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Watch: Early Ridley Scott Film “Boy and Bicycle” From 1962 Starring 16-Year-Old Tony Scott

Watch: Early Ridley Scott Film "Boy and Bicycle" From 1962 Starring 16-Year-Old Tony Scott

This should add a little poignancy to today’s shocking news that veteran action director Tony Scott (“Top Gun,” “True Romance”) has jumped to his death from a San Pedro bridge. has made available a film held in the British Film Institute archives that Scott’s older brother Ridley (the director of “Blade Runner” and “Gladiator”) made some 50 years ealier, when Tony was just 16 years old.

Titled “Boy and Bicycle,” the 1962 work shot on a 16mm Bolex received post-production funding from the BFI, and it shows Tony on a day spent playing hookie from school.

Check out the film.

UPDATE: See the film via YouTube below:

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Ron Norman

What a stunning film. The power of black and white, poetry, vision, and passion for cinema. It retrospect, it is so moving. Knowing nothing, it is still moving. As a filmmaker, I feel the Scotts, childhood, and their creativity in my heart and spirit. As a mentor to some film students, I will show the film to touch their own spirits, giving them support and hope. Thank you deeply to the Scotts.

B. Rosson Davis

The Day Tony Scott Died — 19 August 2012 by B. Rosson Davis

("Boy and Bicycle" tie-in follows) Upon reading of Tony Scott’s death today, I felt an immediate loss– of one of the best “action film” director-producers in the business. He was not in the shadow of his older, more illustrious brother, Sir Ridley Scott, and, he relished being a partner with Ridley in their Scott Free Productions, where Tony was always pushing the envelope in his grand-scale action driven films, fast-paced editing style, cliff-hanger movies that grab you from the first shot. He lived for action. He died in action.

One of my favorite Tony Scott films is “Revenge”; his casting was provocative and perfect: Stowe, Costner, and Quinn are indelible. Tony really stuck his neck out with this picture, not letting up on the passionate, hedonistic-sexy story line, nor the violent and vicious revenge savagely wielded by Anthony Quinn’s character, Tibby, in this brilliantly-shot-in-Mexico drama-thriller. "Revenge" still looks fresh today, the story, pacing, and filmmaking style never dated, the theme of man’s capacity for hate, malice and revenge as appropriate as it ever was in 1990. Tony recognized early on the audience’s hunger for more explicit sex and violence in films, yet, he never exploited these two human drives, the sex and violence always fit the story and the characters, was never gratuitous, never over-the-top. He possessed a masterful understanding for showing the real darkness and maliciousness in human character.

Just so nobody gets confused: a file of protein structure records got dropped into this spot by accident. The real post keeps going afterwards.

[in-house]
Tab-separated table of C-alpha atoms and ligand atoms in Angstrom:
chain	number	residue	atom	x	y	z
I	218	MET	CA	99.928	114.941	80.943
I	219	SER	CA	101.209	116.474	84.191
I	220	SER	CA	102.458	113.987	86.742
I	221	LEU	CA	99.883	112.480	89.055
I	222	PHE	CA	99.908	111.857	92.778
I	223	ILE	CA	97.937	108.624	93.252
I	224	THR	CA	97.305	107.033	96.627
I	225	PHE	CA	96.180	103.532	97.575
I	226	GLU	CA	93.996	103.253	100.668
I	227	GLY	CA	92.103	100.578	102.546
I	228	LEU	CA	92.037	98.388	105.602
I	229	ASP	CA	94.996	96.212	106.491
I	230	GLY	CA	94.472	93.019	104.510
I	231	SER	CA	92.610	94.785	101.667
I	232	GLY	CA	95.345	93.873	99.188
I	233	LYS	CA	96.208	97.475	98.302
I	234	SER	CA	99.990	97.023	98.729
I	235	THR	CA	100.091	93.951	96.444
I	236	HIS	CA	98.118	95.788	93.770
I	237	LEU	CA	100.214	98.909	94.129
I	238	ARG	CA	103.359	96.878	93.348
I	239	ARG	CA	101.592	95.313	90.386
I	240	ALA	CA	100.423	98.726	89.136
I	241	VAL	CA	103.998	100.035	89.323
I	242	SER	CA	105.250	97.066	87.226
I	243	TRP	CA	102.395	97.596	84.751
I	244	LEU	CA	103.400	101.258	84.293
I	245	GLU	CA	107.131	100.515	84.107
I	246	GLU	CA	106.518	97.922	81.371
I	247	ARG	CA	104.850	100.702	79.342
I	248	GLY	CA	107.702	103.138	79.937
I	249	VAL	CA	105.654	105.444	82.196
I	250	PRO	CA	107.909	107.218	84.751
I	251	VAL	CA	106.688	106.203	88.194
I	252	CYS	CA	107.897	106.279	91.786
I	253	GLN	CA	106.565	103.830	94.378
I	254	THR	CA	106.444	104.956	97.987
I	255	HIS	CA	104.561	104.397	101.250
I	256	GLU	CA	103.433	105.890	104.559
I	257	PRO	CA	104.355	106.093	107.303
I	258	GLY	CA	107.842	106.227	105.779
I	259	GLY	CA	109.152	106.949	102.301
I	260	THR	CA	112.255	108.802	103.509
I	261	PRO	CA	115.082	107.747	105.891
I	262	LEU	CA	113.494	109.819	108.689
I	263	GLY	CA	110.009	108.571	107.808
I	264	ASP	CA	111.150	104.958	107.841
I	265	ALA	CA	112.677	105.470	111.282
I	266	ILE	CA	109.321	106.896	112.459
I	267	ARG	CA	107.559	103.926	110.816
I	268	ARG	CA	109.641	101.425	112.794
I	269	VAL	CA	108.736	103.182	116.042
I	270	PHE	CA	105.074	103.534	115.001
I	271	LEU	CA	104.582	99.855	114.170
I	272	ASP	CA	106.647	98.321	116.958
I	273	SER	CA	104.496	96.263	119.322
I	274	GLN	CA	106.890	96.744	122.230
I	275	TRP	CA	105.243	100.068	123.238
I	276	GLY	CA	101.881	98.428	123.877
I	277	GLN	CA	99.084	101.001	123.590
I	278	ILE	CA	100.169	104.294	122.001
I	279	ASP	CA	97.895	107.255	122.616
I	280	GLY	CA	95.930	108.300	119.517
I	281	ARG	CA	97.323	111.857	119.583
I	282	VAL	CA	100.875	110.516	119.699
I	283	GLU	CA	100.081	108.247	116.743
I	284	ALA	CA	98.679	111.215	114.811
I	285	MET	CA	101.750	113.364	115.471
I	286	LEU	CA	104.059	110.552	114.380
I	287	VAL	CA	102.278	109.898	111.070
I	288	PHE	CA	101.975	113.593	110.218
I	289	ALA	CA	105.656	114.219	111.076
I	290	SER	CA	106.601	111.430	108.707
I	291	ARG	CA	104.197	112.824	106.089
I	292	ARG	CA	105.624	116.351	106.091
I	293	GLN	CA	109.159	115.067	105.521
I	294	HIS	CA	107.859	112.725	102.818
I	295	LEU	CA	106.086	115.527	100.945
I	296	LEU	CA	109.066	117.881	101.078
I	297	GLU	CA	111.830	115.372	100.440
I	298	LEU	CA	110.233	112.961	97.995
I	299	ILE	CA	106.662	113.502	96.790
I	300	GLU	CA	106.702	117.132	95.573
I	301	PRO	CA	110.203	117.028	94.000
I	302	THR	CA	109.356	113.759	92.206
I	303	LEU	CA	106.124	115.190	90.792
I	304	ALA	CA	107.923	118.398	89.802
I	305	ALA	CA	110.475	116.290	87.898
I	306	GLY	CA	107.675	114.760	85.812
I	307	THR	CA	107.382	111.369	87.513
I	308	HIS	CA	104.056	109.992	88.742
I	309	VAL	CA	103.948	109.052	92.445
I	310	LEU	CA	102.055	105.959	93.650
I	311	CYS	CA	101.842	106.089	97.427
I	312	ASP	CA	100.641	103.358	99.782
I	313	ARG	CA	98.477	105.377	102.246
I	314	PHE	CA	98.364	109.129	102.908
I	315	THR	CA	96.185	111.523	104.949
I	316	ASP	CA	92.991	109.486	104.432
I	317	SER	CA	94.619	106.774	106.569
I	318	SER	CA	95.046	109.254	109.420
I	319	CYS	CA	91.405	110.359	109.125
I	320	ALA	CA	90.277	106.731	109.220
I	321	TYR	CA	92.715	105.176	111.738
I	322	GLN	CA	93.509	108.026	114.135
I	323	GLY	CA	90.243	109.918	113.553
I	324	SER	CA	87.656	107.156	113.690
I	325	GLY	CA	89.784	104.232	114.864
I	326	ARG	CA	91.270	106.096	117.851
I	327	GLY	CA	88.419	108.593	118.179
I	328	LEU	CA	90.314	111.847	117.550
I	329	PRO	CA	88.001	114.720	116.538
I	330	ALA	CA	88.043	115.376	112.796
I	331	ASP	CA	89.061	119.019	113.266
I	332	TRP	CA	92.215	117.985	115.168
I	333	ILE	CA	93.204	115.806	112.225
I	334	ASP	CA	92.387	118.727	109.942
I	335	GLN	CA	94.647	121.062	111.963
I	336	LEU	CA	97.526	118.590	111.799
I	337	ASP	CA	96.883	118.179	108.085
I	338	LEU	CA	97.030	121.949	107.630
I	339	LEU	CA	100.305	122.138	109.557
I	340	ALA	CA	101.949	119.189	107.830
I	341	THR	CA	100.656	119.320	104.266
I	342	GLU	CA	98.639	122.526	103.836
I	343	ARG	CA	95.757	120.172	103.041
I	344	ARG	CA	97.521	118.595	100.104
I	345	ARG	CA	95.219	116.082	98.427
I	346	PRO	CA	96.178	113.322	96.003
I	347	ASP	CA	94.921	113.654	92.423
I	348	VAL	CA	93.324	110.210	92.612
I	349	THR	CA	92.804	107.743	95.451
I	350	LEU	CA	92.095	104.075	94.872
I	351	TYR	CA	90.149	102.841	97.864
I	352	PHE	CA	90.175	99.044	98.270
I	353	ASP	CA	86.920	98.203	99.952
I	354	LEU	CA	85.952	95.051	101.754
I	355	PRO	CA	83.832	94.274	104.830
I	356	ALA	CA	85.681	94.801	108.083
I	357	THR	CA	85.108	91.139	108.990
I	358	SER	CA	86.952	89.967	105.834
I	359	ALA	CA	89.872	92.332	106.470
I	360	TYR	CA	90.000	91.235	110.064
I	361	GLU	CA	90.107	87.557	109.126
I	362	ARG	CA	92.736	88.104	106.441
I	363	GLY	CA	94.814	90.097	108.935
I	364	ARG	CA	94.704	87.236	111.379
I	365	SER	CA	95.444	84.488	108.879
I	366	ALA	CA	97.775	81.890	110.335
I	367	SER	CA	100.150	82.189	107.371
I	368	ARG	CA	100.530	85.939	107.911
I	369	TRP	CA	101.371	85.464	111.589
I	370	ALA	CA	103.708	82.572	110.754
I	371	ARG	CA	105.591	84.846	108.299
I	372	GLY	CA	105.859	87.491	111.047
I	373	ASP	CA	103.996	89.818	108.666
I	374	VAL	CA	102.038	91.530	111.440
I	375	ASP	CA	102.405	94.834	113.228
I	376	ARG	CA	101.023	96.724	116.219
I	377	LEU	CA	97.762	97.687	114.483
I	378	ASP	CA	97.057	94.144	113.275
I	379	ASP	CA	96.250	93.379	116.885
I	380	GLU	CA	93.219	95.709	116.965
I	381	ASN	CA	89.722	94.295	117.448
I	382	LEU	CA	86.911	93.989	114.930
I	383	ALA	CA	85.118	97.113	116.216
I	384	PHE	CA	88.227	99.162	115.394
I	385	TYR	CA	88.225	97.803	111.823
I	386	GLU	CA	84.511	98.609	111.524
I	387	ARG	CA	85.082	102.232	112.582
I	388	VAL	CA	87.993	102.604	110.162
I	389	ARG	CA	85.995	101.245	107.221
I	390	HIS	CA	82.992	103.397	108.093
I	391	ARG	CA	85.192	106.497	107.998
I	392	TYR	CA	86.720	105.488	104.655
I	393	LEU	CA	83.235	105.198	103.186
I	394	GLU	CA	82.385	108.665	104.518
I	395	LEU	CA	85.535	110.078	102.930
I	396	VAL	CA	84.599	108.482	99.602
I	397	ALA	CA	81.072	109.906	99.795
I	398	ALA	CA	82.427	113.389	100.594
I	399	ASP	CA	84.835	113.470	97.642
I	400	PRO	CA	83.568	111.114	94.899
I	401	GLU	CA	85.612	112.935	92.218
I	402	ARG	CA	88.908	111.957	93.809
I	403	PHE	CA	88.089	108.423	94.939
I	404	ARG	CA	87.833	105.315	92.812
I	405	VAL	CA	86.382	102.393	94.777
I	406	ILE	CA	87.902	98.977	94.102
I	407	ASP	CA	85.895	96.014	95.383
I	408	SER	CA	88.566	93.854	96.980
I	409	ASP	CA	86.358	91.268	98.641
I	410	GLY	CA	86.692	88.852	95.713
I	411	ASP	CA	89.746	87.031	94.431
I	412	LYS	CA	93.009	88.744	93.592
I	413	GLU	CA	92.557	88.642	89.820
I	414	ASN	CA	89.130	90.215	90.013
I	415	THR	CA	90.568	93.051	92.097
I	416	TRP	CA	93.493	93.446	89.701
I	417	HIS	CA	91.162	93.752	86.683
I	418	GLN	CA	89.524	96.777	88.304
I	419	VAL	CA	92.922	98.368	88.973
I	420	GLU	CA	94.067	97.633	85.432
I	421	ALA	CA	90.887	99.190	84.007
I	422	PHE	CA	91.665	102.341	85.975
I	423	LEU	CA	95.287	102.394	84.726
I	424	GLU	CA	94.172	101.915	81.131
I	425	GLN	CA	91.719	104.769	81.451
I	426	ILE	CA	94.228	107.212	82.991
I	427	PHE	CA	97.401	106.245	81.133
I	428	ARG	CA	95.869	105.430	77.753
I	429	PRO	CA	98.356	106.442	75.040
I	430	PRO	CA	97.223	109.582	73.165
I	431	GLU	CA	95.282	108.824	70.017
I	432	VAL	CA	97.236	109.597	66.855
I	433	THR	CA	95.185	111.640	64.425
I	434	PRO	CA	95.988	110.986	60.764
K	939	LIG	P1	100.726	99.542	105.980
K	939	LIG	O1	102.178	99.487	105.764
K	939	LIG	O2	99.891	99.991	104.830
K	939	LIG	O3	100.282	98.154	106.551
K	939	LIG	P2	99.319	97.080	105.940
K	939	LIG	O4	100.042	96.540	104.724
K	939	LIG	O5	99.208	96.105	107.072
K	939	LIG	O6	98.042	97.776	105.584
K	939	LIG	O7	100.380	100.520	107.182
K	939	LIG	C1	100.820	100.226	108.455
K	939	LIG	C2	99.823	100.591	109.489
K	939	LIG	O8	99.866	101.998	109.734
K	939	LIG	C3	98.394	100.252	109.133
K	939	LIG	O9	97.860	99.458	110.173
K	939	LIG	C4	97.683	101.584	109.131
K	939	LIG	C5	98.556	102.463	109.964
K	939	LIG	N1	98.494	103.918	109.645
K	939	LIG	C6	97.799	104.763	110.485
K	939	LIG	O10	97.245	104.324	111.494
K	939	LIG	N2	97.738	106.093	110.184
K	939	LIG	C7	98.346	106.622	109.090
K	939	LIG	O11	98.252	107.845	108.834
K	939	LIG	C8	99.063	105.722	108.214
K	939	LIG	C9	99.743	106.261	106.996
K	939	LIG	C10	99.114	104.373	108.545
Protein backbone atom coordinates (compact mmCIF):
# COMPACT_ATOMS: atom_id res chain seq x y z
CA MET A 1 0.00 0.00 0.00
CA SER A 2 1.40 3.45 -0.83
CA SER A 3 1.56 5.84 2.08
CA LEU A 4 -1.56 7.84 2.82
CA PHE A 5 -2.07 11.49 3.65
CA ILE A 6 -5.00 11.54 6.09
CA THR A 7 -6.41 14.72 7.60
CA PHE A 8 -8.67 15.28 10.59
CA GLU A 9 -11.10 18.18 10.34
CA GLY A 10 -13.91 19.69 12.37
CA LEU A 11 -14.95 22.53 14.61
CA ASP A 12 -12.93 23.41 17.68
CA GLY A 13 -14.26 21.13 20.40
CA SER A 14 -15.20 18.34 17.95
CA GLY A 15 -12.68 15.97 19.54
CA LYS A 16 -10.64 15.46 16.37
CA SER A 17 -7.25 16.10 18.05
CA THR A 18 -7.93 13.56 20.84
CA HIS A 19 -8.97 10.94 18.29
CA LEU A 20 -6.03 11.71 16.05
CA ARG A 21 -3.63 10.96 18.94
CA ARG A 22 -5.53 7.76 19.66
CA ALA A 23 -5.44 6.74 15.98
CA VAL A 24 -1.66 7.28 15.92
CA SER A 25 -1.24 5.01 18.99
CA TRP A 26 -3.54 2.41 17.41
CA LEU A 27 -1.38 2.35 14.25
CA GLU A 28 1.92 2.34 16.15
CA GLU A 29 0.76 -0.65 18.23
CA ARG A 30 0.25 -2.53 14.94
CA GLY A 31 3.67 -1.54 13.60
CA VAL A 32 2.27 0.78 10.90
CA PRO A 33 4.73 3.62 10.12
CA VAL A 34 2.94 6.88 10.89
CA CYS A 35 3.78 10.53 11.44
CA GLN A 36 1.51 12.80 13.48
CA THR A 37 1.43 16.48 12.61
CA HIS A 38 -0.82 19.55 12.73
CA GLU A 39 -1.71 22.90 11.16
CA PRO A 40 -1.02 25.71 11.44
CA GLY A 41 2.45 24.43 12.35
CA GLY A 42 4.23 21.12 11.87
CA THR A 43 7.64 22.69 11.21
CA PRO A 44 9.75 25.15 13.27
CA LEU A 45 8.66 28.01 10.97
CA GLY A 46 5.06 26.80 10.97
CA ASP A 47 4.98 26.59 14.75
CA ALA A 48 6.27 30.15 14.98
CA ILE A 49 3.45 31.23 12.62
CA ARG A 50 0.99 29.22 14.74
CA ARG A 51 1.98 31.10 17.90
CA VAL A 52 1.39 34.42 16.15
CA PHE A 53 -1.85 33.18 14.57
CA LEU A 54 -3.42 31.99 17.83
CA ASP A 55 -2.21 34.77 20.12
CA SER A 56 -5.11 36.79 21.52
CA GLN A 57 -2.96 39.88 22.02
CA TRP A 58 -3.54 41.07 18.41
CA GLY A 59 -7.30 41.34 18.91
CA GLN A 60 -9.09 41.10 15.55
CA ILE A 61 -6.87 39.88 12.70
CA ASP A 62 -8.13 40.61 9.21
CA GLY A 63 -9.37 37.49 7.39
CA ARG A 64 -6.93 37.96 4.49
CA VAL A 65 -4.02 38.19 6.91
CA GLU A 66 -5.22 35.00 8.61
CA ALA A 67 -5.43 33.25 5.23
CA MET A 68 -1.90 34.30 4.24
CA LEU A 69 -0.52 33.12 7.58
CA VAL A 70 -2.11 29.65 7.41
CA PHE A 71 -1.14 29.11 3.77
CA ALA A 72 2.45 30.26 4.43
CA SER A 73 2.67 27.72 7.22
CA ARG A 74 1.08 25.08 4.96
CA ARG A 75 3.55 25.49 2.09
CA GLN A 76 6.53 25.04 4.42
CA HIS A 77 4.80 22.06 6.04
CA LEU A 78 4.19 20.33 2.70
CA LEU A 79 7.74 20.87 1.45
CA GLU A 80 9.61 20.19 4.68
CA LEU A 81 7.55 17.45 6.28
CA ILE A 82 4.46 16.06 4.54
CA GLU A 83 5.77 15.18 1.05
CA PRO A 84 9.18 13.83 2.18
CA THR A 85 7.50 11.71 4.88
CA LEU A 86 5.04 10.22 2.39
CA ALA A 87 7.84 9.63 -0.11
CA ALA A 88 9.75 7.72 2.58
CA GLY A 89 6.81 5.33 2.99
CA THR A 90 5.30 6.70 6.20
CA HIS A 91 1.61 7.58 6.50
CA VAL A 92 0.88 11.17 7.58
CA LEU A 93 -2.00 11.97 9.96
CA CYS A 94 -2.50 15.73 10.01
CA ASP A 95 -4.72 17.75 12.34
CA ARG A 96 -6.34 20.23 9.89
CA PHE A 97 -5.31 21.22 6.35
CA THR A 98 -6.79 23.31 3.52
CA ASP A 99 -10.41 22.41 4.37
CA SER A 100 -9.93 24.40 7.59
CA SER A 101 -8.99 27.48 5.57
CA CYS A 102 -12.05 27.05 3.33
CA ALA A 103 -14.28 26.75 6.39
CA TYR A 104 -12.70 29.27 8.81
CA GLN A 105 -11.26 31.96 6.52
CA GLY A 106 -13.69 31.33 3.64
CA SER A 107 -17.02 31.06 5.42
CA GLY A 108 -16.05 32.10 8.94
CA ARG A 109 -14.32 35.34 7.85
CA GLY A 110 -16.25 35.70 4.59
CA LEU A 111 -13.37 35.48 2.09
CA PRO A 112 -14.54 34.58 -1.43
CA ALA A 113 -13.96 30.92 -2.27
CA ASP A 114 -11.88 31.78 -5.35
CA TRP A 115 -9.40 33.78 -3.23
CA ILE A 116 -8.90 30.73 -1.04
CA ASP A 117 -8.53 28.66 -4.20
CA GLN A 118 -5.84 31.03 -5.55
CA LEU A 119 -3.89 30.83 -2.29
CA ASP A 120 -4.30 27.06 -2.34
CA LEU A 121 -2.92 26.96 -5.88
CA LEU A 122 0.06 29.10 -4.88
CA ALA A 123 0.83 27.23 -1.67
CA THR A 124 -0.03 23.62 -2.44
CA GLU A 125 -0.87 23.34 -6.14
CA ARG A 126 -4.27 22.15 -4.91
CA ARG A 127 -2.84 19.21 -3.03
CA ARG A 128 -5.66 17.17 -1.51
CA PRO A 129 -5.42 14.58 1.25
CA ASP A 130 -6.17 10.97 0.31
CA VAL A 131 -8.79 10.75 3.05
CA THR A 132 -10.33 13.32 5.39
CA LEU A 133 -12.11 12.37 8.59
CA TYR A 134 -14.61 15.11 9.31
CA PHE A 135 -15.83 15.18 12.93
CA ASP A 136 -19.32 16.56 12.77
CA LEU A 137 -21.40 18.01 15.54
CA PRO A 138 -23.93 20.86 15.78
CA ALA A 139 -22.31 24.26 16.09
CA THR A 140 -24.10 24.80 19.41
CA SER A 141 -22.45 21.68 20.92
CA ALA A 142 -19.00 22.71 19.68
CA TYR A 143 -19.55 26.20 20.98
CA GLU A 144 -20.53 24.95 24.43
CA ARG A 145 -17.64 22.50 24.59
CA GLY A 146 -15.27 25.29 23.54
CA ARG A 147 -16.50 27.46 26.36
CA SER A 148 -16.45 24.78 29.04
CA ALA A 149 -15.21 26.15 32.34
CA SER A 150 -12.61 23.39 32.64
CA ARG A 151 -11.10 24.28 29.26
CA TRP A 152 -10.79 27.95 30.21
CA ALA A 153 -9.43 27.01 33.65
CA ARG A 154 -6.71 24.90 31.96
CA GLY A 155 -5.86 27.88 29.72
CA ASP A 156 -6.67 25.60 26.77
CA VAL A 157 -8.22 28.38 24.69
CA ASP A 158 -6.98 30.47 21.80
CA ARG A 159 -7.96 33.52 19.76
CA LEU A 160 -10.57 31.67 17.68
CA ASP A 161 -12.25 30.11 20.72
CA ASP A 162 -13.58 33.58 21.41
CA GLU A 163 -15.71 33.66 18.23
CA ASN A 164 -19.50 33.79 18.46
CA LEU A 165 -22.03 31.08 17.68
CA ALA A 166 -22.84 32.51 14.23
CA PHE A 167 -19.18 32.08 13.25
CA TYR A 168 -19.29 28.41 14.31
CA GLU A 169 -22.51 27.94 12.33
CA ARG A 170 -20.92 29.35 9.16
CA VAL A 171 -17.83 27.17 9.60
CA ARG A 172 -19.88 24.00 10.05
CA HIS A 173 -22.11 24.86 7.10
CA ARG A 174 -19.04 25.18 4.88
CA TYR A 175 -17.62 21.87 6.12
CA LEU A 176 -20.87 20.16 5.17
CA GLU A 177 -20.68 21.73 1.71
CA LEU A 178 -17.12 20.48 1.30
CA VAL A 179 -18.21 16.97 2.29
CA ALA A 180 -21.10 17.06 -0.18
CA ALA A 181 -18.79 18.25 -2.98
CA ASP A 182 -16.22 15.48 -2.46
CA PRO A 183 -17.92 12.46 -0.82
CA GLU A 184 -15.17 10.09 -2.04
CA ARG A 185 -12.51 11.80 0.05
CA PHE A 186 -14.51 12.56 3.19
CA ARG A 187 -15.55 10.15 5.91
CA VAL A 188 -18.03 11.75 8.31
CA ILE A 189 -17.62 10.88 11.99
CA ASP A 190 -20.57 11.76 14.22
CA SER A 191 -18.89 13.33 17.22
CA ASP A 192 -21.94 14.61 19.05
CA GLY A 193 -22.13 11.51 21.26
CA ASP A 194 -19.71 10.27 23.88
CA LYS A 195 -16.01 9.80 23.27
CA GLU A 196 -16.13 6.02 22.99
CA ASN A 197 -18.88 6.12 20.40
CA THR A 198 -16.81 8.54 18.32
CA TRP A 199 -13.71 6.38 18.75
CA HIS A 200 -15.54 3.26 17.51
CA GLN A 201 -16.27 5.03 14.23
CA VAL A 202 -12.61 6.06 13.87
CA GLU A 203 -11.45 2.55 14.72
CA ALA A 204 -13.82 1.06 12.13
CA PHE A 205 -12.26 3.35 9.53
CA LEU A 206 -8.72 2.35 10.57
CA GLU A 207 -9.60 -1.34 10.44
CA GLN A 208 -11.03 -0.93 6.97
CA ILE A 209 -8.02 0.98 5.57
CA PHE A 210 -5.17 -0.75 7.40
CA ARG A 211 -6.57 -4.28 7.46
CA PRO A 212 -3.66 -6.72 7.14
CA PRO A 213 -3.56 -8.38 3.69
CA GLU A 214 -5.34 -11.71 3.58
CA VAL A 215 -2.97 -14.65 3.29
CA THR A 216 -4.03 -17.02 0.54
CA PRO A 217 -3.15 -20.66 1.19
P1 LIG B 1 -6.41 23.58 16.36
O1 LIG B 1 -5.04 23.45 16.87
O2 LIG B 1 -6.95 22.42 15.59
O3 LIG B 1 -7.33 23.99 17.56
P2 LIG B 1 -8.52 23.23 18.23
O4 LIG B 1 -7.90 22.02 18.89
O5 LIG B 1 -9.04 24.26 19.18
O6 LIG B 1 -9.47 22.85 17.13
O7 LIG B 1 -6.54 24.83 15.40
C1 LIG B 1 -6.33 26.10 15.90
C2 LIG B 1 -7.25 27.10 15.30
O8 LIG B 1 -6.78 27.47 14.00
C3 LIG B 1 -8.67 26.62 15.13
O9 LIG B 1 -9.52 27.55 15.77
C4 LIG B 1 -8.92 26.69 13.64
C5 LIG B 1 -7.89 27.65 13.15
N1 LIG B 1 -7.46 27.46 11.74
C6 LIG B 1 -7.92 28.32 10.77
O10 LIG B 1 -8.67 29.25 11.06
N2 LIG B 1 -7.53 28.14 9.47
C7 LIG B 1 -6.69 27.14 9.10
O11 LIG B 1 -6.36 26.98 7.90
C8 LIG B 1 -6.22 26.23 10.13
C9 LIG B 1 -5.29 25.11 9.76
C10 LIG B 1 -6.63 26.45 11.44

Tony Scott’s career-long (and life-long) relationship with his “brother-in-cinema”, Ridley, will always reflect their bond of brotherhood, yet Tony’s style was certainly his own. It is ironic and prophetic that in Tony’s first film experience, he’s the actor in brother Ridley’s first film, (a short titled “Boy and Bicycle”, shot in England in 1965)– we see Tony’s character, a truant school-boy, riding his bike through the edge of town, past wharf-houses, abandoned storage sheds, the gulls squalling overhead, the waves lapping the shore line. He is totally alone as he rides to the quay. Half-way across an inlet bridge, Tony stops, sets his bicycle down, then muses he’s “the only one in the world who knows where he is at this moment.” His voice-over monologue continues, musing on death: “…everyone dies”… He even mentions “uncompromising positions in death”, and, how “some just “drop off”— or, “they said about his unexpected death: He kept control til’ the dying end.”

How prophetic. How ironic. “Boy and Bicycle”— Equally ironic is the fact that I saw this black and white short film for the first time the day after Tony jumped from a bridge, taking his own life. He was alone on that bridge, overlooking water, gulls railing above him, when he abandoned his vehicle. Is there a mysterious thread here? A boy on his own, musing on death, on a bridge, in the middle of it, abandoning his bike… But, this time, he (Tony, 2012) decides to jump, ending his life, his way, right there, in that uncompromising position. Tony Scott chose action, jumping into death. Perhaps, this was his final control, final action—over his life, over his own death. He will be missed. B.A.R.D.

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